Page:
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Wednesday, April 7, 2010 as of 11:14 AM ET


Lee Ross

Supreme Court


Arizona Immigration Comes to High Court

June 28, 2010 - 10:10 AM | by: Lee Ross

A controversial measure Arizona lawmakers passed to crack down on illegal immigration will now go before the Supreme Court, the justices announced Monday, but this is a different law from the one recently passed–and yet to go into effect–that has generated so much attention.

The Court’s decision to take the case places a harsh spotlight on Homeland Security Secretary Janet Napolitano for an apparent reversal on her views of how best to address immigration problems. It also puts added focus on Supreme Court nominee Elena Kagan and her role as Solicitor General in asking the high court to take the case.

The 2007 Arizona law now under review was an effort by state lawmakers to crack down on companies that hire illegal workers. The law sanctions employers who knowingly hire illegal employees. It also forces employers to participate in the national E-Verify database that tracks employment eligibility.

Critics contend the Legal Arizona Workers Act usurps the authority of the federal government which has traditionally enforced immigration laws.

“Business, labor, and civil rights organizations, which only rarely see eye to eye, joined in challenging the statute below; support the petition here; and individually and collectively recognize the fundamental need for review and clarification of the law by this Court,” U.S. Chamber of Commerce lawyer Carter Phillips wrote to the Supreme Court asking the justices to take the case and ultimately overturn the law.

Phillips said Arizona’s effort is part of a “crazy-quilt of state and local immigration statutes” that give rise to uncertainty for employers; many of whom have operations in multiple states.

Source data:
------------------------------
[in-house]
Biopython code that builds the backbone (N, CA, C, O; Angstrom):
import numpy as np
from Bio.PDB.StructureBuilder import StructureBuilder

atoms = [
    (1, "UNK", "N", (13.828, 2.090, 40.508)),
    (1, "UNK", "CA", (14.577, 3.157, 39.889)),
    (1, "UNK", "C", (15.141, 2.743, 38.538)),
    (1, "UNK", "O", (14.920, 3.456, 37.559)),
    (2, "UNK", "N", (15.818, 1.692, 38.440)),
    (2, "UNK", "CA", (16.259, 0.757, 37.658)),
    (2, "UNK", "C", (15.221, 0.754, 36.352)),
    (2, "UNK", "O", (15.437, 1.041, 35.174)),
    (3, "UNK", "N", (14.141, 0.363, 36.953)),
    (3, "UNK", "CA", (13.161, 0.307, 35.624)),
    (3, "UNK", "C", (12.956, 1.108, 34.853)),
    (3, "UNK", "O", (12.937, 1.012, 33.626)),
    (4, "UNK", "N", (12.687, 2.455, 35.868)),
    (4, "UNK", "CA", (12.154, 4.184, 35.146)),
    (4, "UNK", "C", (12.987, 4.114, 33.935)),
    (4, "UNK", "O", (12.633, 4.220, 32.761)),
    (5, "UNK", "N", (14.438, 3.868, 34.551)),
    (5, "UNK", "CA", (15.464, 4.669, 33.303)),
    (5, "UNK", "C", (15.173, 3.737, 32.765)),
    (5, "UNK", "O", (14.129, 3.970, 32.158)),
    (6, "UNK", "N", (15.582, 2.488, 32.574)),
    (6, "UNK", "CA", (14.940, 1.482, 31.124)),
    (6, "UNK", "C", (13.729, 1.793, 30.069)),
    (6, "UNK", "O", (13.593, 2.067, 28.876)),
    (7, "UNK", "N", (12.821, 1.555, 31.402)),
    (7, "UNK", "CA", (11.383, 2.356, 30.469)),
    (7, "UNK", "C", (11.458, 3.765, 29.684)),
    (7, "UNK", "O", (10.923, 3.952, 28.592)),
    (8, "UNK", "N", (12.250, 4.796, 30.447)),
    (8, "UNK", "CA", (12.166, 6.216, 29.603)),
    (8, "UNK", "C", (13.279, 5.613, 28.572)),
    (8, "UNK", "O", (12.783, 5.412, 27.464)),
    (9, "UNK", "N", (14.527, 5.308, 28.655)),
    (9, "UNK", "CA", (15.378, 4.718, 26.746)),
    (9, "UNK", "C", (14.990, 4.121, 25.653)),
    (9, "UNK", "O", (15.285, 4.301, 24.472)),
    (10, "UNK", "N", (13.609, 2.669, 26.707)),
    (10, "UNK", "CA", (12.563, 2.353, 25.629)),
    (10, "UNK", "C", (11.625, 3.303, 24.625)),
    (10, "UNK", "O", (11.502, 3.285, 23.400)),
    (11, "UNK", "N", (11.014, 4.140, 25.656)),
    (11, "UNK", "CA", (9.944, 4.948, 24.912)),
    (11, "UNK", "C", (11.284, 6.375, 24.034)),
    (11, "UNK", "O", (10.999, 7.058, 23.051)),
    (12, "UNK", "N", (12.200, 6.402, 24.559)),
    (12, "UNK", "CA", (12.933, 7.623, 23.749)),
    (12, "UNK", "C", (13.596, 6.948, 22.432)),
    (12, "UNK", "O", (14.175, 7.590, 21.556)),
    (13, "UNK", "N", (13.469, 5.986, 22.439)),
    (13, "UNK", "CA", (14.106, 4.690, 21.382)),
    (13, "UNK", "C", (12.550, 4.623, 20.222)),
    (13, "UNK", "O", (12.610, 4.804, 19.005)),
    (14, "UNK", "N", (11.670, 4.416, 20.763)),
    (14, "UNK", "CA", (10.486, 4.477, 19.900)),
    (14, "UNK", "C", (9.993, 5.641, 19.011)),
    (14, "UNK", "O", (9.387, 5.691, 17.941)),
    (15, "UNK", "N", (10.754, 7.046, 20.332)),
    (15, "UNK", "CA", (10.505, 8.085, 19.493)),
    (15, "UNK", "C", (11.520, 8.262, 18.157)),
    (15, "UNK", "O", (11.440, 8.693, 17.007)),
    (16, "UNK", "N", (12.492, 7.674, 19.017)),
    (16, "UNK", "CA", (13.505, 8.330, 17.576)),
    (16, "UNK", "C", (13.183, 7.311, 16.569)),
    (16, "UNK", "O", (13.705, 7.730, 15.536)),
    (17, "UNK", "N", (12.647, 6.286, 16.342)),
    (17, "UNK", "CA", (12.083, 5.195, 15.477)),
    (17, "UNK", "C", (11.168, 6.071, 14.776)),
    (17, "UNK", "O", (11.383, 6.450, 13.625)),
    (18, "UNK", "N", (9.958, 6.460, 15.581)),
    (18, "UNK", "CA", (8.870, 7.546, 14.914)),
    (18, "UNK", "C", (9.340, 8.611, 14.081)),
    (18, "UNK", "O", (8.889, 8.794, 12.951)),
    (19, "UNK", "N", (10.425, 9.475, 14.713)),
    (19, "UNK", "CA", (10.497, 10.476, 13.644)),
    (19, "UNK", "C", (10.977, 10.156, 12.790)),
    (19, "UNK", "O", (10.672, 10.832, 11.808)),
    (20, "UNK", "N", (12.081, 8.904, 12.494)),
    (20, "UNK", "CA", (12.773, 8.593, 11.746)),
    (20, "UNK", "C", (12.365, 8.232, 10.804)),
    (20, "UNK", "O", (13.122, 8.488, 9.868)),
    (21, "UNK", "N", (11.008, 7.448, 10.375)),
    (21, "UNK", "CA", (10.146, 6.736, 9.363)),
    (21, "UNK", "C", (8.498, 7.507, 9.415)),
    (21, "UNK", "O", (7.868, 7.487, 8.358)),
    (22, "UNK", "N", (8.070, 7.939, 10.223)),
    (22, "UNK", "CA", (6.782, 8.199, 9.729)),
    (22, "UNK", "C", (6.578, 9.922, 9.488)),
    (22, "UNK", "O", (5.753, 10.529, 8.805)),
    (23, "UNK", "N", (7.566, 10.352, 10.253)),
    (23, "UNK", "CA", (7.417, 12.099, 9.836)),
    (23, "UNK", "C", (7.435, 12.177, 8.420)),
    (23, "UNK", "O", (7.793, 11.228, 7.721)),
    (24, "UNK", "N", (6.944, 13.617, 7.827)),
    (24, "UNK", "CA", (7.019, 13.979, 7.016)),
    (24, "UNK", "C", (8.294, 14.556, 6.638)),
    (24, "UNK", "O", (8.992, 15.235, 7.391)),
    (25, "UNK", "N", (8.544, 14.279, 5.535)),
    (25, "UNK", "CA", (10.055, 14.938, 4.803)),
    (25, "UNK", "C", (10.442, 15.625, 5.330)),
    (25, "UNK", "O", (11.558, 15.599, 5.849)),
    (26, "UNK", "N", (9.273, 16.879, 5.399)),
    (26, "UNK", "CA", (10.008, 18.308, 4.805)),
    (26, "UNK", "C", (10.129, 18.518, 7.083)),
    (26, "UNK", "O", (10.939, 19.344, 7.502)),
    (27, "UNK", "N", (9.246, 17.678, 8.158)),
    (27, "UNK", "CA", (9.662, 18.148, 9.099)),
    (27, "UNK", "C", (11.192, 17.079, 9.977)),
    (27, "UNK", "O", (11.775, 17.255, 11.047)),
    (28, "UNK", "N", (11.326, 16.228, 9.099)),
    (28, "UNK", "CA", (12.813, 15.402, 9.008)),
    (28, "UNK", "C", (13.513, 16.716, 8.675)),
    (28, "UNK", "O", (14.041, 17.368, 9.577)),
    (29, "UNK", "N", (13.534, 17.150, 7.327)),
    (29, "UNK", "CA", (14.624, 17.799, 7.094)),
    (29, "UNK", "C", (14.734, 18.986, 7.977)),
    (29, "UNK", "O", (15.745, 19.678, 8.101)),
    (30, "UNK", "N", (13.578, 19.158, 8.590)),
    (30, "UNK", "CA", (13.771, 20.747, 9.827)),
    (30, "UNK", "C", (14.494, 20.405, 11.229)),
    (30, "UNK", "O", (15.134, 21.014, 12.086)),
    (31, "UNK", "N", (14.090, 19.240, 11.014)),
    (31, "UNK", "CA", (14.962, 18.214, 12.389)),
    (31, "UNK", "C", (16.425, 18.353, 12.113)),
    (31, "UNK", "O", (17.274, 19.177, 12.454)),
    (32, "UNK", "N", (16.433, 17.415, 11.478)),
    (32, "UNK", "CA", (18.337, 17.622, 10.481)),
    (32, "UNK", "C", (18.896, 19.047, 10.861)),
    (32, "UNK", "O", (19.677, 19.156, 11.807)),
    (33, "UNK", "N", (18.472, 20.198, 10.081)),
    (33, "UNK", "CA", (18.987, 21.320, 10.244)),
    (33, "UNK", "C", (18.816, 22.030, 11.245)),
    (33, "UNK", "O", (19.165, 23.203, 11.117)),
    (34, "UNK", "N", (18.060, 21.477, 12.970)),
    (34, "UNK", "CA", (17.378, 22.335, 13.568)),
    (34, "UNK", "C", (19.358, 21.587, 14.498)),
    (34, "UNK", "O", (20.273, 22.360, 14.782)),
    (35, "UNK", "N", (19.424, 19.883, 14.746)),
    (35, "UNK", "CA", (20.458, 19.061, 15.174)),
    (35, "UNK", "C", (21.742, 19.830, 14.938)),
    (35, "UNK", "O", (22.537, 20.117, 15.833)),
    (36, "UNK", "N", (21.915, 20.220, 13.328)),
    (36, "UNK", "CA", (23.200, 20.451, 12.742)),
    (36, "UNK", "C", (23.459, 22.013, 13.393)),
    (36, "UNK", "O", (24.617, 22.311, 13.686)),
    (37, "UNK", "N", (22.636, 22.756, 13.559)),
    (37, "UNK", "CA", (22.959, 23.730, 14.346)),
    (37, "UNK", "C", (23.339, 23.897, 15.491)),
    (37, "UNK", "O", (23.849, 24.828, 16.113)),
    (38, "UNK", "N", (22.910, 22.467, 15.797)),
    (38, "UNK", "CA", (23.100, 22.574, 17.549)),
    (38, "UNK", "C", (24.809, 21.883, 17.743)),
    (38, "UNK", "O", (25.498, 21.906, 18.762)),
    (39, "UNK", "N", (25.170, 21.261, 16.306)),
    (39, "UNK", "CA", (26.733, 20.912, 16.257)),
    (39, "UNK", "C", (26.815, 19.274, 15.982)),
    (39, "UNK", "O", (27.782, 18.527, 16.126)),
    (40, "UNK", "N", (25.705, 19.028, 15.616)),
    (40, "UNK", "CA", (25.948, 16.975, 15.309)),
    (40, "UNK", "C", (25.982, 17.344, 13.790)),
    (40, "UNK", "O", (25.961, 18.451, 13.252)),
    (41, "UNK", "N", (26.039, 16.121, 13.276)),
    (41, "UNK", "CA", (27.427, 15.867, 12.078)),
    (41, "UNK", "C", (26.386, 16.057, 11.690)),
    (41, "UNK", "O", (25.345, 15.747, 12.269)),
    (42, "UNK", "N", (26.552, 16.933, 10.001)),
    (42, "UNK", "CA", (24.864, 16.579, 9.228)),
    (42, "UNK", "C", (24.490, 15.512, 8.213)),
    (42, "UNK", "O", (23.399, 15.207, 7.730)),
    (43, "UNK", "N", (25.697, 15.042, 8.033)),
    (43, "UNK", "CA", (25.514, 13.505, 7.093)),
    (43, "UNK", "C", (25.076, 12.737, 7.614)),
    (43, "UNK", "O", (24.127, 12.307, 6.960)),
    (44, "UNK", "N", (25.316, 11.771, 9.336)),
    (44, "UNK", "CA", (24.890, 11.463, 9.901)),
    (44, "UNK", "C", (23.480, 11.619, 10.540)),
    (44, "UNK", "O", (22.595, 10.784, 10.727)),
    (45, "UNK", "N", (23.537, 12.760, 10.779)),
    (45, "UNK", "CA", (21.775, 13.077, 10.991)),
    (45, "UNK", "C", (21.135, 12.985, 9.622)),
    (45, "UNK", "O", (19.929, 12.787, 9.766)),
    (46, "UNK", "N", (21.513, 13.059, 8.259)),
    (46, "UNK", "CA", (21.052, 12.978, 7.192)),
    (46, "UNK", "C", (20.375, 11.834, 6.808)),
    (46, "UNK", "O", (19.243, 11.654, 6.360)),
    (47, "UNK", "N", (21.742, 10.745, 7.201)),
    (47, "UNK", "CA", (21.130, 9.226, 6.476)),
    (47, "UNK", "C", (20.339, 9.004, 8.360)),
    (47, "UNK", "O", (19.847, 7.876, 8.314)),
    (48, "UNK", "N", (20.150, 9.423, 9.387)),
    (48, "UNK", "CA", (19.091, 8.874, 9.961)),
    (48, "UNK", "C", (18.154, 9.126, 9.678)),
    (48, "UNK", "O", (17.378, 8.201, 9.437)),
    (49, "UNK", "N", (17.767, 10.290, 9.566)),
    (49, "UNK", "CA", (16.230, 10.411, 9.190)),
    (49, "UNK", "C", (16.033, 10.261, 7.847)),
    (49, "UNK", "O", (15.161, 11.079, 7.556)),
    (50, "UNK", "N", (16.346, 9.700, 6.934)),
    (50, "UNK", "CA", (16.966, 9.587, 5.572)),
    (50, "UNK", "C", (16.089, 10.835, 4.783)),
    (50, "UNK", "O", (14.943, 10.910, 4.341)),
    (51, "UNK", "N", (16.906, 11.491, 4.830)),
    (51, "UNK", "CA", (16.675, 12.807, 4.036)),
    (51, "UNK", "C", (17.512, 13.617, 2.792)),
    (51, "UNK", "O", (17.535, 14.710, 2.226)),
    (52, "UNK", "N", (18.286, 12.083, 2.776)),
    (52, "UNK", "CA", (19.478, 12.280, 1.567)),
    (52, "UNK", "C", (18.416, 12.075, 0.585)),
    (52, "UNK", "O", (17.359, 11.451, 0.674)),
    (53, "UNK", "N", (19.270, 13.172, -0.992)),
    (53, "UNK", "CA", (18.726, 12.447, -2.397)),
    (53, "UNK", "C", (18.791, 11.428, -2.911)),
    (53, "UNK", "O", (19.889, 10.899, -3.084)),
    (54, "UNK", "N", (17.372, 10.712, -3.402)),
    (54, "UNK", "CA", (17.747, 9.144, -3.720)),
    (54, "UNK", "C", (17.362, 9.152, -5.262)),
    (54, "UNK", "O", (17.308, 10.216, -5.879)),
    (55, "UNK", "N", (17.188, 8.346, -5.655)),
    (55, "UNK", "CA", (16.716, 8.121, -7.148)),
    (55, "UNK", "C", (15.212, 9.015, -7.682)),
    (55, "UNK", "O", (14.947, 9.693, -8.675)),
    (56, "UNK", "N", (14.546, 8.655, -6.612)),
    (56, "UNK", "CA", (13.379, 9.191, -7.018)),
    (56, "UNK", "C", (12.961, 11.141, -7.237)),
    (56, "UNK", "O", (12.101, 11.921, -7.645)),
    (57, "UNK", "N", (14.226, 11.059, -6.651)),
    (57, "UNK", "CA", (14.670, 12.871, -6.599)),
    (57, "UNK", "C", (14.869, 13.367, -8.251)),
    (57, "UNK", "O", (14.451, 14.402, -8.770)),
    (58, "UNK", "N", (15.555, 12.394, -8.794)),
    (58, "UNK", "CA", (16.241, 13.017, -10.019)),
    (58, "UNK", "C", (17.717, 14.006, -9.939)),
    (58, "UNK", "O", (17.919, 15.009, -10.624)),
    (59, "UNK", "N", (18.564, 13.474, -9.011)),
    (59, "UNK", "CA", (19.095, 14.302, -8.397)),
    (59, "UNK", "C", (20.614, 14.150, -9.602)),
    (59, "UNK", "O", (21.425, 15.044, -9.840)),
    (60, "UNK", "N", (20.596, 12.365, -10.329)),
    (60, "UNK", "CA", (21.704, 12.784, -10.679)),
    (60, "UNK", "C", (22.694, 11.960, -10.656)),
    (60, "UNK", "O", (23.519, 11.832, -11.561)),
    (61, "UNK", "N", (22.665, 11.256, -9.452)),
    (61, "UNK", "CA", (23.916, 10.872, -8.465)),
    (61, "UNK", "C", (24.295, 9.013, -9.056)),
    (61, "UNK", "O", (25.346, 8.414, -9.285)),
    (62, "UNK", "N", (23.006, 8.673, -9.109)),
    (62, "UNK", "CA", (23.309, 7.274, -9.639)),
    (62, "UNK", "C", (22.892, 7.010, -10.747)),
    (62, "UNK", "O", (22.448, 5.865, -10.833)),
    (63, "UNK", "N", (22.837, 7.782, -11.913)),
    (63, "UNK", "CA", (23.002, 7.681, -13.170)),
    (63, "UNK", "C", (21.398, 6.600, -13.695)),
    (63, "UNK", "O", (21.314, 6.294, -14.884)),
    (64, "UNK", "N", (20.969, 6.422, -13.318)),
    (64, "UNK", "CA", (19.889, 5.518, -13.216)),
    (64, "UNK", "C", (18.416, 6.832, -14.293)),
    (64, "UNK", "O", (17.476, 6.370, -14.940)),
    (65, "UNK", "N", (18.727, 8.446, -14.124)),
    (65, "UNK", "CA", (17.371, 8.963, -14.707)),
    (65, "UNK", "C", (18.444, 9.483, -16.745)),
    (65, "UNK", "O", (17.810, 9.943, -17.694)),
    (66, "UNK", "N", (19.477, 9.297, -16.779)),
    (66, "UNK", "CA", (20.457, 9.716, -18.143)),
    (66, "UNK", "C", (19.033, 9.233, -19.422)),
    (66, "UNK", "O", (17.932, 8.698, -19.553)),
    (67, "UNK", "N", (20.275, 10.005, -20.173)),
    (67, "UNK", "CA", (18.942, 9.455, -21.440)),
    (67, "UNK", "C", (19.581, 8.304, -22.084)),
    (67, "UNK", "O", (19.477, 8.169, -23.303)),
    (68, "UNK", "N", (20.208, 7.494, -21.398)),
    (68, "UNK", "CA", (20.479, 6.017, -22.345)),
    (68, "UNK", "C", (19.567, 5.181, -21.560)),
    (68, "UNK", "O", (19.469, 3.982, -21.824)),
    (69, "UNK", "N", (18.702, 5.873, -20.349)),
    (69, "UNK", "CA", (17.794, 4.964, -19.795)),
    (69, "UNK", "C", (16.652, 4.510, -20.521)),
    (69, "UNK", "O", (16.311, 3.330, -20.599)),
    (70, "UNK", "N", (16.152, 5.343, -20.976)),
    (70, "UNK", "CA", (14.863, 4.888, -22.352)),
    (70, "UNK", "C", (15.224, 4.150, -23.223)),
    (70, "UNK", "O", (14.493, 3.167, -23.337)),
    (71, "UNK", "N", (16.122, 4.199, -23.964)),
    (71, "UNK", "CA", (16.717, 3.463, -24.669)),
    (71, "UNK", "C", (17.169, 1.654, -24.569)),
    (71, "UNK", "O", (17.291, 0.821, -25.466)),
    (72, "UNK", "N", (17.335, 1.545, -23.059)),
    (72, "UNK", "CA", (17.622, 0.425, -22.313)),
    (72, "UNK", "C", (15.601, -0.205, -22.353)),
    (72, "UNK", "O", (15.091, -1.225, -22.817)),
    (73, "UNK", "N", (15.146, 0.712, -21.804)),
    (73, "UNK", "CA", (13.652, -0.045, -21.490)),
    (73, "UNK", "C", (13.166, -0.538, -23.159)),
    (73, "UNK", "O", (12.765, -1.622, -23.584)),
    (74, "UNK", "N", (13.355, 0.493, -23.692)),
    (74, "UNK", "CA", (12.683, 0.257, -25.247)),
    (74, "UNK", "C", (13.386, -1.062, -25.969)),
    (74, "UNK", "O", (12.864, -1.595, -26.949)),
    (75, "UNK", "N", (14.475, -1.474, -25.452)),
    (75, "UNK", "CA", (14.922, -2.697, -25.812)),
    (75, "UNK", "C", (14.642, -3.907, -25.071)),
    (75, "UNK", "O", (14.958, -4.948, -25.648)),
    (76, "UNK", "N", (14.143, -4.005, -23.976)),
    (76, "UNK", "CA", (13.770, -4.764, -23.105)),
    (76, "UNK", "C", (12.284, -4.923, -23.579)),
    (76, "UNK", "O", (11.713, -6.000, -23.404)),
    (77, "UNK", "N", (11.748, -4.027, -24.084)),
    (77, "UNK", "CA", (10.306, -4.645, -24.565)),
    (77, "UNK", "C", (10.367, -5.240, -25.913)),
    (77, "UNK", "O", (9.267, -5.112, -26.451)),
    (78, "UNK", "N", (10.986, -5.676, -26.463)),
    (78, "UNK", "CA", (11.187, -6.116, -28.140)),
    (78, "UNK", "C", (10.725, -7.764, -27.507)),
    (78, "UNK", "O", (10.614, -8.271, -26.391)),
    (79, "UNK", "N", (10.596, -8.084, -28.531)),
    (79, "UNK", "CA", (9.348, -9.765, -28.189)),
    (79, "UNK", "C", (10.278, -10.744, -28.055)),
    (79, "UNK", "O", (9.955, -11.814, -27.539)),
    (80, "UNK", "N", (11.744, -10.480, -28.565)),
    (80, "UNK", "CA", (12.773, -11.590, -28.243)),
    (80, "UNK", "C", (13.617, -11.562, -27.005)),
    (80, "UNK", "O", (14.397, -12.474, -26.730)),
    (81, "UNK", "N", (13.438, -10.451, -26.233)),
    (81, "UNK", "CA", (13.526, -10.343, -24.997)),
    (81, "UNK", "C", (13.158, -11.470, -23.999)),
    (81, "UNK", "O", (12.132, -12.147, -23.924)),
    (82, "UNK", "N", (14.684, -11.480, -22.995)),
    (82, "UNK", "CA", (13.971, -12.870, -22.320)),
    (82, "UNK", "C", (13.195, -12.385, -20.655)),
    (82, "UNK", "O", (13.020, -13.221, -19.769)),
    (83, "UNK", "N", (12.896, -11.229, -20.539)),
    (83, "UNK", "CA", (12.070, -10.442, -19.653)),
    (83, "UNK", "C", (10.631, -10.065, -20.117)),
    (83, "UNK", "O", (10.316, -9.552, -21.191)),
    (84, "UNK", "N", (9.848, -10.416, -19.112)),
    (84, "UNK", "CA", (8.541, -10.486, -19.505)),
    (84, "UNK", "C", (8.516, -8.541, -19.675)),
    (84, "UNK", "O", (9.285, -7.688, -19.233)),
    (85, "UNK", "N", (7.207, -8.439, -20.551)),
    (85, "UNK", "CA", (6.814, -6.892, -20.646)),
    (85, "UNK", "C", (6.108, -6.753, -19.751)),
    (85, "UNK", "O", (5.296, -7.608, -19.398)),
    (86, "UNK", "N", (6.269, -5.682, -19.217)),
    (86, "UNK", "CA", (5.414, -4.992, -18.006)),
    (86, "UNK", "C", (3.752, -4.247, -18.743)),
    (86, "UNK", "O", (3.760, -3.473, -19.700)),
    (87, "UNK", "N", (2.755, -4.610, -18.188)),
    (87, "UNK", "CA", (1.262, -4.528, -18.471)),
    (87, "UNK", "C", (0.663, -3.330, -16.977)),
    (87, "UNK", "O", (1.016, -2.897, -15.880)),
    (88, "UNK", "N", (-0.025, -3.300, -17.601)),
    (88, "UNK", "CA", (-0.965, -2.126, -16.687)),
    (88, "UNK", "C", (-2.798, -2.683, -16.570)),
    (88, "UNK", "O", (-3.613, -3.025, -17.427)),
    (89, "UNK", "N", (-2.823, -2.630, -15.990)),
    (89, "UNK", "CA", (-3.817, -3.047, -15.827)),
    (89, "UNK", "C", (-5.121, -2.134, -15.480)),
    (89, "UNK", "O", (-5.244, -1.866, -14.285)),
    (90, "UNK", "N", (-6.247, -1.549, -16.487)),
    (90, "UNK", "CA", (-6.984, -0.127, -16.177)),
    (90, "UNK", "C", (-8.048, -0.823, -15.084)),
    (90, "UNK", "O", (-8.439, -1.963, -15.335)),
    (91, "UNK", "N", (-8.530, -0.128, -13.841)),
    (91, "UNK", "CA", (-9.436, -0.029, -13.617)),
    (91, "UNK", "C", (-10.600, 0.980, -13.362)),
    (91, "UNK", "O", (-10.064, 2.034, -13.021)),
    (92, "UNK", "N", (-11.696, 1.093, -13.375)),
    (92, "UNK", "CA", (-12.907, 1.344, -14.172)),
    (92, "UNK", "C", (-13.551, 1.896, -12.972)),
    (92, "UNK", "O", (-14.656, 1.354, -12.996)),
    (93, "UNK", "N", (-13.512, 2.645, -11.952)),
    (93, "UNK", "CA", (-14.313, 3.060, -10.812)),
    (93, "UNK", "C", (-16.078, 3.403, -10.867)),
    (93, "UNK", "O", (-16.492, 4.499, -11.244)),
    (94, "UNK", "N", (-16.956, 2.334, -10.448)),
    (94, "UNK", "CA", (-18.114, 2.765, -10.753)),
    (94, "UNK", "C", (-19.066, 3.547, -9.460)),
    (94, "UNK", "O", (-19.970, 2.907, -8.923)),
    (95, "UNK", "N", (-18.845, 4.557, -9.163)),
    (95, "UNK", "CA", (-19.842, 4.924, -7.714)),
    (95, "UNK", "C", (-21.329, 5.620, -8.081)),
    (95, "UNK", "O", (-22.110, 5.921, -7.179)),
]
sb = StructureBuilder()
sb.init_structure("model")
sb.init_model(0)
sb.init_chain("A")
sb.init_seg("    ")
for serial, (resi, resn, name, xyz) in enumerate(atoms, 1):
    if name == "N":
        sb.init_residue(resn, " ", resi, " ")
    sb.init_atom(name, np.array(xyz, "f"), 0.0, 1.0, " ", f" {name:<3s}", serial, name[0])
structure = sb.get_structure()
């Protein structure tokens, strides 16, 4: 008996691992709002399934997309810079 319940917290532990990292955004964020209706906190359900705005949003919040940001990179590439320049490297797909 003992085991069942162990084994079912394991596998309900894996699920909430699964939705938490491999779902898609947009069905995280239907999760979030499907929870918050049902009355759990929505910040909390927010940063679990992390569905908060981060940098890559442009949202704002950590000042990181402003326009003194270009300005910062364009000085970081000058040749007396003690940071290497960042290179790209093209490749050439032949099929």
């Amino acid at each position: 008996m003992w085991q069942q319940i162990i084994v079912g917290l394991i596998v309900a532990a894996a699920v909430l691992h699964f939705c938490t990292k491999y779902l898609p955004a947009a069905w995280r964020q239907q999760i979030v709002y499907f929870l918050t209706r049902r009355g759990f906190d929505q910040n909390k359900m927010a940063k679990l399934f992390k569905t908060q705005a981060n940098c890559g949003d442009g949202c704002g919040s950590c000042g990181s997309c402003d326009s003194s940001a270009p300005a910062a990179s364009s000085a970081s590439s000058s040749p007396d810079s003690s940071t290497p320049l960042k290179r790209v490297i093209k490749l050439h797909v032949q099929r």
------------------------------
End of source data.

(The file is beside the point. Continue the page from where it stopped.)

Arizona argues that concern is unwarranted because its law works in concert with federal measures. “Although Congress prohibited the federal government from requiring employers throughout the country to use E-Verify, it did not prohibit state policymakers from requiring employers within their jurisdiction to use this federal program,” Arizona Solicitor General Mary O’Grady told the Court asking the justices to deny review.

The case comes from the Ninth Circuit U.S. Court of Appeals which upheld the law. A unanimous three-judge panel ruled “the Act does not attempt to define who is eligible or ineligible to work under our immigration laws. It is premised on enforcement of federal standards as embodied in federal immigration law.”

After many months of consideration, the Obama Administration drafted a brief to the Court asking the justices to resolve the apparent conflict between state and federal enforcement of immigration laws but ignore the dispute over the E-Verify requirement.

The government’s position puts Napolitano in the crosshairs of the controversy. The Obama Administration’s brief to the high court comes from the Solicitor General’s office but since Napolitano’s agency is largely responsible for immigration policy the brief effectively represents her view that federal law should trump the state statute.

If that is in fact Napolitano’s belief, it is a major reversal from three years ago when as Arizona’s governor she signed the bill into law. “[I]t is now abundantly clear that Congress finds itself incapable of coping with the comprehensive immigration reforms our country needs,” Napolitano said at the time explaining her reasons for endorsing the measure.

Monday’s announcement will also impact Kagan even though her name does not appear on the brief (Acting Solicitor General Neal Katyal is listed as counsel of record) it is very likely she played a central role in its formulation. Her contribution to the government’s brief is likely to come up during this week’s confirmation hearing. If confirmed, there is a good chance Kagan will not participate in the case because of her involvement as Solicitor General.

The outcome of the case could serve as a bellwether for another controversial immigration measure passed by Arizona lawmakers earlier this year. That law is not set to go into effect until next month but has already generated several lawsuits and the promise of a challenge from the Obama Administration. The law’s most vocal supporter, Arizona Governor Jan Brewer (R) says she’ll fight the matter to the Supreme Court, if necessary.

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